Libraries at University of Nebraska-Lincoln


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Public lecture given in the Knight Library, University of Oregon (Eugene, Oregon), May 10, 2017.


Copyright 2017, the author. Used by permission. Images used under terms of U.S. copyright fair use provisions or by permission.


Science libraries are integral to the process of science inquiry.

Science education is facilitated within science libraries.

The future of science libraries is predicated on librarians maintaining a meaningful relationship with those engaging in scholarship.

Science libraries need to combine traditional and emerging service models, provide access to a wide array of materials, incorporate appropriate technology, and offer ergonomic work spaces to promote effective learning.

The science commons includes varied work spaces which encourage innovation and creativity, facilitate situated and active learning, and promote communities of practice.

The National Science Education Standards definition of science inquiry includes the diverse ways in which scientists study the natural world and propose explanations based on the evidence derived from their work. It refers also to the activities through which students develop knowledge and understanding of scientific ideas, as well as an understanding of how scientists study the natural world.

Science education outcomes are both facilitative of and dependent on scholarly communication, users' science literacy, inclusion, and innovation.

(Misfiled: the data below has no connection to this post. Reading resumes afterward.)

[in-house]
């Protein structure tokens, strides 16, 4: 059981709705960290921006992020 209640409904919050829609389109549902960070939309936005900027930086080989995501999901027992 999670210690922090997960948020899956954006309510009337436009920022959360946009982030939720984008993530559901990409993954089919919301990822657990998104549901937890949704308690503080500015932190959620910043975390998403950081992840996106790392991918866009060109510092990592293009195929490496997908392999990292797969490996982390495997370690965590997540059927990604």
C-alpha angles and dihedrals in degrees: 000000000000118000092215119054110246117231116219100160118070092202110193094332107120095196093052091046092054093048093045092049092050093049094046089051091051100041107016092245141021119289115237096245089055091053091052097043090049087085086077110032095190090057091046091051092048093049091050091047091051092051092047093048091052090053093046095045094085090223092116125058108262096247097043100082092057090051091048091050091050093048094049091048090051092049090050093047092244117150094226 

Scholarly communication involves the publishing of texts, multimedia, and data. Libraries provide access to these outputs.

Concerns overlaying all science publishing are copyright, permissions, and licensing. Commercial, nonprofit, and gratis publishers all contribute.

There are numerous science text, multimedia, and data repositories.

Both open and proprietary scholarship need to be incorporated into library collections. Open scholarship facilitates greater sharing opportunities.

Science librarians have an important role to play in combating science illiteracy.

Except in math, post secondary pedagogical best practices in the sciences are not yet widely adopted. Science librarians can partner with faculty to begin to create best practices, sometimes within discipline-based education research initiatives.

Science librarians already engage in a multitude of science outreach activities including creation of online tools, providing instruction, and conducting informal science education activities.

The public mission inherent in public academic libraries necessitates inclusive practices. Libraries have an important role to play in science equity and accessibility. Initiatives such as First Year Experience and User Experience have been created toward this end.

Public academic science libraries have an important role to play in science advocacy and awareness of public policy pertaining to science infrastructure and funding.

Academic science libraries are natural springboards for science innovation and science education innovations. Opportunities abound for innovative approaches to inquiry and pedagogy.

In summary, science libraries are a vital component in excellent post-secondary science education, now is the time to partner with colleagues in the academy to help establish post-secondary science pedagogical best practices, and innovations in science education are facilitated by new learning spaces, such as the science commons.